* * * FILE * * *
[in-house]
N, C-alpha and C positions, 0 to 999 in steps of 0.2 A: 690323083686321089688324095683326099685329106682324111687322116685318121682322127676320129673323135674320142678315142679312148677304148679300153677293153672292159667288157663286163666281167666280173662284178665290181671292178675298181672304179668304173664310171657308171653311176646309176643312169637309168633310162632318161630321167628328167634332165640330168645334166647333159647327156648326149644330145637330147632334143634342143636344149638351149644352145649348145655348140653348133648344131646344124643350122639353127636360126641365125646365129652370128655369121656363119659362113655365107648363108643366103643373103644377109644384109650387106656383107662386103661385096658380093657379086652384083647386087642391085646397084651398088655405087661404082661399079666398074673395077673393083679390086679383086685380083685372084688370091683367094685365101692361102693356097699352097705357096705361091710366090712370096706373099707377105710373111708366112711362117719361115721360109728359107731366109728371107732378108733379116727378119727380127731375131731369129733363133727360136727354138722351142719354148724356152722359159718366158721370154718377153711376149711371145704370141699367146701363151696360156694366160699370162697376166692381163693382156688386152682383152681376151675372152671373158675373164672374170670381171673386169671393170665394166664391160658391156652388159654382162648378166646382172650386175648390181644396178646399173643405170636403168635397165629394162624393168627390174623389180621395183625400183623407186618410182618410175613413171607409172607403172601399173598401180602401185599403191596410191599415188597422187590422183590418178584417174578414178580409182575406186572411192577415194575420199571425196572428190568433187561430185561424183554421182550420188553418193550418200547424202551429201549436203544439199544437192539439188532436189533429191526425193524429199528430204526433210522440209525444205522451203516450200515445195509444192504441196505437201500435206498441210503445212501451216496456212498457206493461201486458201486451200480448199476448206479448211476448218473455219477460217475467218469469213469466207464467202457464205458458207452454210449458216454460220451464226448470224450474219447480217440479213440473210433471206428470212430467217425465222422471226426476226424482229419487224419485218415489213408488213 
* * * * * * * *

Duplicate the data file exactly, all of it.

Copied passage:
[in-house]
N, C-alpha and C positions, 0 to 999 in steps of 0.2 A: 690323083686321089688324095683326099685329106682324111687322116685318121682322127676320129673323135674320142678315142679312148677304148679300153677293153672292159667288157663286163666281167666280173662284178665290181671292178675298181672304179668304173664310171657308171653311176646309176643312169637309168633310162632318161630321167628328167634332165640330168645334166647333159647327156648326149644330145637330147632334143634342143636344149638351149644352145649348145655348140653348133648344131646344124643350122639353127636360126641365125646365129652370128655369121656363119659362113655365107648363108643366103643373103644377109644384109650387106656383107662386103661385096658380093657379086652384083647386087642391085646397084651398088655405087661404082661399079666398074673395077673393083679390086679383086685380083685372084688370091683367094685365101692361102693356097699352097705357096705361091710366090712370096706373099707377105710373111708366112711362117719361115721360109728359107731366109728371107732378108733379116727378119727380127731375131731369129733363133727360136727354138722351142719354148724356152722359159718366158721370154718377153711376149711371145704370141699367146701363151696360156694366160699370162697376166692381163693382156688386152682383152681376151675372152671373158675373164672374170670381171673386169671393170665394166664391160658391156652388159654382162648378166646382172650386175648390181644396178646399173643405170636403168635397165629394162624393168627390174623389180621395183625400183623407186618410182618410175613413171607409172607403172601399173598401180602401185599403191596410191599415188597422187590422183590418178584417174578414178580409182575406186572411192577415194575420199571425196572428190568433187561430185561424183554421182550420188553418193550418200547424202551429201549436203544439199544437192539439188532436189533429191526425193524429199528430204526433210522440209525444205522451203516450200515445195509444192504441196505437201500435206498441210503445212501451216496456212498457206493461201486458201486451200480448199476448206479448211476448218473455219477460217475467218469469213469466207464467202457464205458458207452454210449458216454460220451464226448470224450474219447480217440479213440473210433471206428470212430467217425465222422471226426476226424482229419487224419485218415489213408488213 